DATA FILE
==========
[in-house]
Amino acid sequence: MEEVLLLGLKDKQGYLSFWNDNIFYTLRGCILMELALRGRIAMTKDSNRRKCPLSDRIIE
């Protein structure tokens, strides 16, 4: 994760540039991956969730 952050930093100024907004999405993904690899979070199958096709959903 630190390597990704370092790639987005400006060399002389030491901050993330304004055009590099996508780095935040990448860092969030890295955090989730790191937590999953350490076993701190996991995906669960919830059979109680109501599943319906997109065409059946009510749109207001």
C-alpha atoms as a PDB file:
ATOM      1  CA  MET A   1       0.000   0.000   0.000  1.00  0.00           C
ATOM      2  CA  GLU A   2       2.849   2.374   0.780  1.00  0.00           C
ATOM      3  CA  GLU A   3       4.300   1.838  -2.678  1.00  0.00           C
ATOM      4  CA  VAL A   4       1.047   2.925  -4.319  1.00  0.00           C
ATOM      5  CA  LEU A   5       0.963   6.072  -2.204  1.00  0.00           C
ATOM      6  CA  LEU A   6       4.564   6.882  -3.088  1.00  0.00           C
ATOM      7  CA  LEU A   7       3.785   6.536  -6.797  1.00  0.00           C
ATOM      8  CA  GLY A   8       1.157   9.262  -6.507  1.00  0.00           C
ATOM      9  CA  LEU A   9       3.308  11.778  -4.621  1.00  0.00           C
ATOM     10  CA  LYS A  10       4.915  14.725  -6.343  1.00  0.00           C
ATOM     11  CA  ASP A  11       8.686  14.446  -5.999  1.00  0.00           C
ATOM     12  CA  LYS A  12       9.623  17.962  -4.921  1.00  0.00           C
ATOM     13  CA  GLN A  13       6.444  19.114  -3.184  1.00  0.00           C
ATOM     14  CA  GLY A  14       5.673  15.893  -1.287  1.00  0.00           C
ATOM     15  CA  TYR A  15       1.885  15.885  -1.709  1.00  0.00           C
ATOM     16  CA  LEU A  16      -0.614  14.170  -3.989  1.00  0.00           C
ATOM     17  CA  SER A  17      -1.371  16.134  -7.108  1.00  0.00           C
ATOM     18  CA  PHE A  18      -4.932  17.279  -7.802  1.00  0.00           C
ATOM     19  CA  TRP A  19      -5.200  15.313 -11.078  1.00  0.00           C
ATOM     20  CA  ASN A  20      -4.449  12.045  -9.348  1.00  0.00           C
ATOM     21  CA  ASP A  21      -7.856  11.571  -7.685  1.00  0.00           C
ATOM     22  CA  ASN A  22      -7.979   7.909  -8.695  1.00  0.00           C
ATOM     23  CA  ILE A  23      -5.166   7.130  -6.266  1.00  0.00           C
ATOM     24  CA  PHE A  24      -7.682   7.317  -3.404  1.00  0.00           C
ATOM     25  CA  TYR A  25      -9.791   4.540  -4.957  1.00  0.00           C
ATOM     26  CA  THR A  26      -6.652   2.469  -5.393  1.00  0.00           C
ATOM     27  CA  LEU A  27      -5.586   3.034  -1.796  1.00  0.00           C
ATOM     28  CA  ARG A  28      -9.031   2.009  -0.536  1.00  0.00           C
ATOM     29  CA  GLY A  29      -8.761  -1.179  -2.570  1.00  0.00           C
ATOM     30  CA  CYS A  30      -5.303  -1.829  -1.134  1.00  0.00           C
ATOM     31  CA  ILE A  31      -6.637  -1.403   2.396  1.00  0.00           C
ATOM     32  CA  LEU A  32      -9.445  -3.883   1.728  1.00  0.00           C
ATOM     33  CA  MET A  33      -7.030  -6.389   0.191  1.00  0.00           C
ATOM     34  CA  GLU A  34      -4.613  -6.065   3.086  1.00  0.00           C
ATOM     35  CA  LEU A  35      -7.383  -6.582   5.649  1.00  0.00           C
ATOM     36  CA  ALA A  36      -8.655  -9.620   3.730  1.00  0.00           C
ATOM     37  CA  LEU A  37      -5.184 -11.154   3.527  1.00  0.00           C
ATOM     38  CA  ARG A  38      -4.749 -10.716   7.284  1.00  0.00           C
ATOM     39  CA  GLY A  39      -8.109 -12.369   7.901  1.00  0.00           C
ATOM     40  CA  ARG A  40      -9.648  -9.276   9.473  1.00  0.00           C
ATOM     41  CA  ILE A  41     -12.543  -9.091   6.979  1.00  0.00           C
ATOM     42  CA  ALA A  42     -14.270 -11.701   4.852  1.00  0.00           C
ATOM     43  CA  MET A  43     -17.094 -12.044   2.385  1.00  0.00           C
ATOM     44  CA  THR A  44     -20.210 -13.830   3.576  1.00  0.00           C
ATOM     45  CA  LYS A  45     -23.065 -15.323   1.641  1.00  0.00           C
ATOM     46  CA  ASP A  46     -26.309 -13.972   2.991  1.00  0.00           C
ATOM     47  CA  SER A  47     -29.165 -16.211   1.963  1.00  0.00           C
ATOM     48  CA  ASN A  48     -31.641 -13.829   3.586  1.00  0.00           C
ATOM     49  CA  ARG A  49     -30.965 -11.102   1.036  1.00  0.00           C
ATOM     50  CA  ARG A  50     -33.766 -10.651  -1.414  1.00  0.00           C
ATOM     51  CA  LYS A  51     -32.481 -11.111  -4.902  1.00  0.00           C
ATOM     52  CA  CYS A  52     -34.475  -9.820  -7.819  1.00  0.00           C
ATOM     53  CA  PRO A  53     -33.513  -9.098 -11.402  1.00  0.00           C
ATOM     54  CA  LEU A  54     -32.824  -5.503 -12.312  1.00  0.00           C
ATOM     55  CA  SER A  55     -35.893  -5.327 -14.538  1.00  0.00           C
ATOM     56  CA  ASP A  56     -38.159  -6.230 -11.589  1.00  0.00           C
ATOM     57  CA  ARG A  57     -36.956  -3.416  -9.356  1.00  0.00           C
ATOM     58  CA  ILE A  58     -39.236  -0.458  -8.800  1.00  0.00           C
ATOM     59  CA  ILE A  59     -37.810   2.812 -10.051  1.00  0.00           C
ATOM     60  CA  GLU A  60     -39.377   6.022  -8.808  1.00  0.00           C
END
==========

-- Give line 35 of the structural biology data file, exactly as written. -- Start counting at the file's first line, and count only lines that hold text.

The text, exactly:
ATOM     31  CA  ILE A  31      -6.637  -1.403   2.396  1.00  0.00           C